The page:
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[Comment] COVID-19 threat and the 1918 Spanish flu outbreak: The following day

  • Authors:
    • Ioannis N. Mammas
    • Maria Theodoridou
    • Demetrios A. Spandidos
  • View Affiliations

  • Published online on: October 30, 2020
  • Article Number: 292
  • Copyright: © Mammas et al. This is an open access article distributed under the terms of Creative Commons Attribution License.

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Even though frontline paediatric care professionals seem to be unaffected by the current COVID‑19 pandemic threat (1), they have been asked to deal with increased parental anxiety and uncertainty for the future. What will be the following day be like? If someone focuses on the 1918 Spanish flu global pandemic outbreak' lessons (2), then a realistic answer to this question could be proposed. On the Greek Aegean Sea island of Skyros, the pandemic outbreak was initiated at the end of October 1918 and out of its 3,200 residents, 1,000 individuals died of influenza in less than 30 days (3). The medical health care professionals of the island were among the first who died, each family had at least one lethal victim due to influenza despite they were isolated at their homes, while no medications or medical help or financial support from the central government was available on the island, at that time (3‑5). The detailed description of each victim and family case by Constantinos Faltaits (1891‑1921), a prominent Greek author and journalist of the last century, was really touching (3). Similar family cases have been reported in the nearby islands of Euboea and Andros (5‑9). However, how was the following day of this pandemic tragedy of 1918?
Re‑studying the report of 1919 by Constantinos Faltaits, which was written in Greek and remains unique in the whole Hellenic literature on the 1918 Spanish flu outbreak, the end of the pandemic on the island of Skyros could be divided into three phases. It was at the end of November 1918, just 30 days after the acute ‘like a thunderbolt’ and violent onset of the outbreak and ‘the deaths became four, three, and two every day, and voices of life and some movement started to be heard outside on the roads and few alive people at the beginning, and more and more later on, dared to go out of their homes, like those who had been saved from the Biblical Cataclysm. And later on, during the first days of December, without any more new deaths, the streets and the markets were full of old people again, who were coming out of their houses to feel the light of the Sun and learn about their relatives, their friends, to learn about what happened to the world’ (3). People being enemies or hating each other ‘from generation to generation wanted to hug each other and everybody, who had lost many or even only a few of their parents, their children, their brothers and sisters, women, men were comforting each other’ full of happiness that they had managed to survive (3).
This initial phase was followed by ‘grief and heartbreak’ for all the influenza victims, who lost their lives so suddenly. Everybody began to look for the place where their relatives and friends had been buried, some of them asked to re‑bury them and even they could not find them, ‘they were choosing an empty monument, they were whitening its stones, they were building it putting a cross on the top and they were lightening a candle’ to honor their memory (3).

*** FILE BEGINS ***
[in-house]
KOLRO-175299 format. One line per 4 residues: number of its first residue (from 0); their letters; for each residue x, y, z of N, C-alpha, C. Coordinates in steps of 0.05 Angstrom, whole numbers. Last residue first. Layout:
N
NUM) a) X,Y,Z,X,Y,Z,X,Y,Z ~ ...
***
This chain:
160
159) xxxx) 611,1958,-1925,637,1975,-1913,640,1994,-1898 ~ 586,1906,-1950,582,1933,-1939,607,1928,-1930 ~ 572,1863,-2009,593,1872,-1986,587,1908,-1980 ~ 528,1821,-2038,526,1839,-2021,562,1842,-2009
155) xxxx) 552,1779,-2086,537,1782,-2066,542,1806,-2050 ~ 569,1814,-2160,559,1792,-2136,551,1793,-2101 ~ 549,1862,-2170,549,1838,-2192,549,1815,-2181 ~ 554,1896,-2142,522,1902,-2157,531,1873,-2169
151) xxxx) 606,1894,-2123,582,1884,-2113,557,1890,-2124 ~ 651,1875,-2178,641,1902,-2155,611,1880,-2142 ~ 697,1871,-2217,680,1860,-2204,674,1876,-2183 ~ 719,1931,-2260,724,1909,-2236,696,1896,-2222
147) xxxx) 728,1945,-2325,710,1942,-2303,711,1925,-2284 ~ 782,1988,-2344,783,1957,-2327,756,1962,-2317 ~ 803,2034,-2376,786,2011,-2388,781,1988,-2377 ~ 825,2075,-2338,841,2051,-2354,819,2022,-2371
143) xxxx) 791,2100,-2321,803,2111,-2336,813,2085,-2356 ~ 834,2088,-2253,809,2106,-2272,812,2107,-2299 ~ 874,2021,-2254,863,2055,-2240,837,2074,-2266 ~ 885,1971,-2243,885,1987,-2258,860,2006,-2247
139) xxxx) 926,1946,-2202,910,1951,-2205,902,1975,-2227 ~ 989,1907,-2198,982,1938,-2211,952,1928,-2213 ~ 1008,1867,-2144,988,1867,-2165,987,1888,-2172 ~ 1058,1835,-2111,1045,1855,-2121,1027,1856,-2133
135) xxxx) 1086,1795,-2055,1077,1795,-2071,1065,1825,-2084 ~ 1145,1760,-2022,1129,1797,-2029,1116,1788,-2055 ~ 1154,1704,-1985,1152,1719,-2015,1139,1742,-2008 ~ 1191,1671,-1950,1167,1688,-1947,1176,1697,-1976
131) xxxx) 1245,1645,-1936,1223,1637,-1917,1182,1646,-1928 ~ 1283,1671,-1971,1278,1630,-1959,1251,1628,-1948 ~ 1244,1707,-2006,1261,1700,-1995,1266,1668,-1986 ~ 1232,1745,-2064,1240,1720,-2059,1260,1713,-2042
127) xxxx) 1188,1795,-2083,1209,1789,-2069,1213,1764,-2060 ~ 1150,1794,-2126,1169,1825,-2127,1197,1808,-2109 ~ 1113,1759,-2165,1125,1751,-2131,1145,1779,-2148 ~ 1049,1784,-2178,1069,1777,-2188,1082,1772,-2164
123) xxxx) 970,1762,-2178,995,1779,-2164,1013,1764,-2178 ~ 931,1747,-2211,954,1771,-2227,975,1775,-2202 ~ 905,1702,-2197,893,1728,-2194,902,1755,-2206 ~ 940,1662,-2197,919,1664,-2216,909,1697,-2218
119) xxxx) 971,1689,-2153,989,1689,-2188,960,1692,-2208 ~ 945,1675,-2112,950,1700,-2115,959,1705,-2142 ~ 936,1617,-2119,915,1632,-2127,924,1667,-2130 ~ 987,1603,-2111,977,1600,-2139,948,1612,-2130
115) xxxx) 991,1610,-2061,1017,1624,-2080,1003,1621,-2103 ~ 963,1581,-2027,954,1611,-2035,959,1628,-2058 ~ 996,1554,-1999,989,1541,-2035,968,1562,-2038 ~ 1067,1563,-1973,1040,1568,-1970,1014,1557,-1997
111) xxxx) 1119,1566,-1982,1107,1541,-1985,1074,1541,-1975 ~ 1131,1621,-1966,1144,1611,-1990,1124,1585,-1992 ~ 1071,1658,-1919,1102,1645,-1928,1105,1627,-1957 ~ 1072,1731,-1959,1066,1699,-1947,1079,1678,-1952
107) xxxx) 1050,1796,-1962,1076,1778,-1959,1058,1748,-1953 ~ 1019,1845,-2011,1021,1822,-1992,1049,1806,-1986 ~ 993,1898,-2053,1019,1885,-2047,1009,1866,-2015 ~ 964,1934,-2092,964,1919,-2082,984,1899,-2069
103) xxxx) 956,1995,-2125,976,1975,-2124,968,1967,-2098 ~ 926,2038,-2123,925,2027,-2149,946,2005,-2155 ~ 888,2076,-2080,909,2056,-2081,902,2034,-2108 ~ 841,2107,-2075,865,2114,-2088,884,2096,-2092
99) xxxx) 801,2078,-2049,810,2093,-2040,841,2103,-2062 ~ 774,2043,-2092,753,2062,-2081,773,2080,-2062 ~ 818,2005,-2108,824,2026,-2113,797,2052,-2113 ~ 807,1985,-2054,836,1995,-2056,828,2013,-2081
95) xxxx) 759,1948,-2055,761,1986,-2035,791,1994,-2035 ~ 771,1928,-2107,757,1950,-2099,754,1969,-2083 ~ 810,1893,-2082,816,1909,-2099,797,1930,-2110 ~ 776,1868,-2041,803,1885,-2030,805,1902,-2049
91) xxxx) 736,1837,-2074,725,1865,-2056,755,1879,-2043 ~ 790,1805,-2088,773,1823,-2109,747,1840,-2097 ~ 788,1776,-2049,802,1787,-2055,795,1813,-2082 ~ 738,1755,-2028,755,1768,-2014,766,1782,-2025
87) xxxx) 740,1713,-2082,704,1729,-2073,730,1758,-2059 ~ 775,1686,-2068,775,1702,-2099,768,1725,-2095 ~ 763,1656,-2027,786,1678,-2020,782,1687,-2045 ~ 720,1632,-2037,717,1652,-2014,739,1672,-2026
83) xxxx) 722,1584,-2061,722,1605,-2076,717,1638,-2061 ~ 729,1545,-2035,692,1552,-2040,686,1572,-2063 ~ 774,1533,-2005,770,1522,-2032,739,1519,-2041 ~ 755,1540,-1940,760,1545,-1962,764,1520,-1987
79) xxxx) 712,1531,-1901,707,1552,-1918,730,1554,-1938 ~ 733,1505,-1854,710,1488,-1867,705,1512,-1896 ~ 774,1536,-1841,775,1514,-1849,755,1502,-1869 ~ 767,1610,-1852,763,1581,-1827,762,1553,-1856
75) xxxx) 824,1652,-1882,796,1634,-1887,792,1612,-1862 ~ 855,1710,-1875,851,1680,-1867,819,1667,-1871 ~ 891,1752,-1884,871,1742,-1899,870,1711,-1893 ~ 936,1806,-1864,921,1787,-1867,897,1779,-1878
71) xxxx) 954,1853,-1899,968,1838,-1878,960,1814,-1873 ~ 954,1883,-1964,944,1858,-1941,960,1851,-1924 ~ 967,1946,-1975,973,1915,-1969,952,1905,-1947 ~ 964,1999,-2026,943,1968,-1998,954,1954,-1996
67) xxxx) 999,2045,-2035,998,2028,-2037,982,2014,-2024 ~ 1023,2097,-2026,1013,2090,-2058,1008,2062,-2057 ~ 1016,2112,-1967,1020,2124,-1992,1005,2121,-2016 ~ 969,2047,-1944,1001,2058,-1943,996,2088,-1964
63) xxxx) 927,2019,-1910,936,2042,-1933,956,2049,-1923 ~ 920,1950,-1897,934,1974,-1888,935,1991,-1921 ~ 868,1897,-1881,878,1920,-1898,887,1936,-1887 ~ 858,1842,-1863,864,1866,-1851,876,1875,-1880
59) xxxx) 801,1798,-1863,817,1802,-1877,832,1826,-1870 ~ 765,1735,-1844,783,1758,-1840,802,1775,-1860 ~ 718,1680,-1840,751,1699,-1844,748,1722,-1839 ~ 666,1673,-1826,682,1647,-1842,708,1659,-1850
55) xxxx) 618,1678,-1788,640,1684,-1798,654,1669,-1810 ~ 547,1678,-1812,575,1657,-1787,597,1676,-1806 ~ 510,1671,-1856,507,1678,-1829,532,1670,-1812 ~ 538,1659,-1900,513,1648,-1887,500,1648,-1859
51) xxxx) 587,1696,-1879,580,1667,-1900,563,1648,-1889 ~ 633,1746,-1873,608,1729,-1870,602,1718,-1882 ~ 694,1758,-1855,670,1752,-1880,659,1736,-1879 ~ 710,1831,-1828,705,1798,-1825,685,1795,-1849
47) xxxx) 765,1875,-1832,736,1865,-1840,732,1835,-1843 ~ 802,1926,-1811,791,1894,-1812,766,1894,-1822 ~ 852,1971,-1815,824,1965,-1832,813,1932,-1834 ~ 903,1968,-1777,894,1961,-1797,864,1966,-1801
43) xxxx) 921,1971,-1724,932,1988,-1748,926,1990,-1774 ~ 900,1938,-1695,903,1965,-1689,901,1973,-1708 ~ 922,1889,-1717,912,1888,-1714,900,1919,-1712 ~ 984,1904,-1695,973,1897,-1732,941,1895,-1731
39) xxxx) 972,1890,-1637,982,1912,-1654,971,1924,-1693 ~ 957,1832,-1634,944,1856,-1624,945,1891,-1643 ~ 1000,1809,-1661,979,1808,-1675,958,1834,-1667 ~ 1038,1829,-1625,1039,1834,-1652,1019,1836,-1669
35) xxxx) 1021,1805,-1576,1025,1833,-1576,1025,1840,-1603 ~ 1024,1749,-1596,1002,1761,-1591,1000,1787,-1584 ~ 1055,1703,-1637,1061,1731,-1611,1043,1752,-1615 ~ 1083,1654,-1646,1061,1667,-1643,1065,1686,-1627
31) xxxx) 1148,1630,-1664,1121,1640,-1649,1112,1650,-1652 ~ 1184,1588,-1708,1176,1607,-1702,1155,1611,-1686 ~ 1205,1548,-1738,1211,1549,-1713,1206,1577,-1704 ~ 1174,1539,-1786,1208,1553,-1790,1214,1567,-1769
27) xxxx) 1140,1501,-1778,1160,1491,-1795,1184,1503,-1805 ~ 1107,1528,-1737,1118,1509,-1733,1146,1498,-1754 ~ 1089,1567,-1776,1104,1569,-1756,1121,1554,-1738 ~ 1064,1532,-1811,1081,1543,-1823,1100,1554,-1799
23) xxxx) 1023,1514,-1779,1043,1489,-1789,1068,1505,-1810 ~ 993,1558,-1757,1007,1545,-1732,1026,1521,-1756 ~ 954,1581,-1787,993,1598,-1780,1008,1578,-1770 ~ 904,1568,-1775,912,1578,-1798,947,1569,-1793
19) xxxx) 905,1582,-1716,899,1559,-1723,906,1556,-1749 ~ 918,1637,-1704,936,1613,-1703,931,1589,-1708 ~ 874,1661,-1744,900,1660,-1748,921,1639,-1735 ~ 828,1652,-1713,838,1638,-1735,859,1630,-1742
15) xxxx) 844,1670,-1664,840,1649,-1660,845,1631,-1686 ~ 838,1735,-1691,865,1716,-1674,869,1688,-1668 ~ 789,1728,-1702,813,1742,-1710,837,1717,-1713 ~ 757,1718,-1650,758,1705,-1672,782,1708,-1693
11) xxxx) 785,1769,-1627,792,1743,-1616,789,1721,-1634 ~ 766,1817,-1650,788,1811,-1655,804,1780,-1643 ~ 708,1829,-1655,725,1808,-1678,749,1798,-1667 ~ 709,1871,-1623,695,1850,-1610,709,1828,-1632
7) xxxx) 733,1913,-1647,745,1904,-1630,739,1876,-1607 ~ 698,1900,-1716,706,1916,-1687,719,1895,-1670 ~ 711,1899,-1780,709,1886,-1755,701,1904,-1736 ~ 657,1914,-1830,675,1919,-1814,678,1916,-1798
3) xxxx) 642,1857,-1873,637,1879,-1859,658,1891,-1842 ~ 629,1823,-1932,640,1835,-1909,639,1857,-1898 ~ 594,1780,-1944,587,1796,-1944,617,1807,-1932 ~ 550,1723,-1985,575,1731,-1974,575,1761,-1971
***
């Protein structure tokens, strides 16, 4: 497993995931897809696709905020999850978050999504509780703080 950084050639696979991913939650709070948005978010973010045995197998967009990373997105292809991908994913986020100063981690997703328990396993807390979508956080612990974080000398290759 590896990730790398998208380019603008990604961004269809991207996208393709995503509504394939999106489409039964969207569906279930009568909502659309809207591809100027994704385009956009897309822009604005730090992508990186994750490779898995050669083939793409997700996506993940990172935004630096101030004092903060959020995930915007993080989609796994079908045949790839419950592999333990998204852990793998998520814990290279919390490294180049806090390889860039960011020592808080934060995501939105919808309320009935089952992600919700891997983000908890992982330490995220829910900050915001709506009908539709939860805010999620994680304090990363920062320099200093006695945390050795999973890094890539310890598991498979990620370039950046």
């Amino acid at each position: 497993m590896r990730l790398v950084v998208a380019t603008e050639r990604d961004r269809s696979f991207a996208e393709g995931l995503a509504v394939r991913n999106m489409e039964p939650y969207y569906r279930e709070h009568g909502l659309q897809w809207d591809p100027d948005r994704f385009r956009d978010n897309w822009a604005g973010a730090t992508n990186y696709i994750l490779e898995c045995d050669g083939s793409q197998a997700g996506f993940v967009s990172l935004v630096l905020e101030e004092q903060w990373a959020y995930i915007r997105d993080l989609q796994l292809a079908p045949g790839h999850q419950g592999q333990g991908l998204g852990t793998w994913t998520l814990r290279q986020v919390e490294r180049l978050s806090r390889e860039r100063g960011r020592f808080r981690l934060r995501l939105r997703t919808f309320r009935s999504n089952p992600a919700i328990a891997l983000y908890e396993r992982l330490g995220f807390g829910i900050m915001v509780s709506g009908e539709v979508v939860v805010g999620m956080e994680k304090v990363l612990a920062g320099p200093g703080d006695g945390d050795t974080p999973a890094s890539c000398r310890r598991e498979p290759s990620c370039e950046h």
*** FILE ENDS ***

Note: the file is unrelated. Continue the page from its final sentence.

During the third phase, life had returned back to its normal rhythm. ‘Life continued with the same evils and passions, with the same pride, the same ugliness, the same beauty. People became again small or great, powerful or miserable, vile, humble, like the worms of the earth or the butterflies on the flowers, people were born on the island and raised by its air’ (3). The near future will prove what the following day of the COVID‑19 global pandemic will be like (10-16).
This article is published in the context of the foundation of the Institute of Paediatric Virology (IPV; https:// based on the island of Euboea (Greece), under the auspices of the World Academy of Sciences (WAS) and the support of the Department of Clinical Virology of the University of Crete School of Medicine and the First Department of Paediatrics of the University of Athens School of Medicine. We would like to thank all the members of the IPV for their valuable comments and corrections.
No funding was received.
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Authors' contributions
INM, MT and DAS contributed equally to the conception and design of this manuscript, wrote the original draft, edited and critically revised the manuscript, read and approved the final manuscript.
Ethics approval and consent to participate
Not applicable.
Patient consent for publication
Not applicable.
Competing interests
INM, MT and DAS are co‑founders of the Institute of Paediatric Virology (IPV). DAS is the Editor‑in‑Chief for the journal, but had no personal involvement in the reviewing process, or any influence in terms of adjudicating on the final decision, for this article.
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Mammas IN, Theodoridou M and Spandidos DA: [Comment] COVID-19 threat and the 1918 Spanish flu outbreak: The following day. Exp Ther Med 20: 292, 2020
Mammas, I.N., Theodoridou, M., & Spandidos, D.A. (2020). [Comment] COVID-19 threat and the 1918 Spanish flu outbreak: The following day. Experimental and Therapeutic Medicine, 20, 292.
Mammas, I. N., Theodoridou, M., Spandidos, D. A."[Comment] COVID-19 threat and the 1918 Spanish flu outbreak: The following day". Experimental and Therapeutic Medicine 20.6 (2020): 292.
Mammas, I. N., Theodoridou, M., Spandidos, D. A."[Comment] COVID-19 threat and the 1918 Spanish flu outbreak: The following day". Experimental and Therapeutic Medicine 20, no. 6 (2020): 292.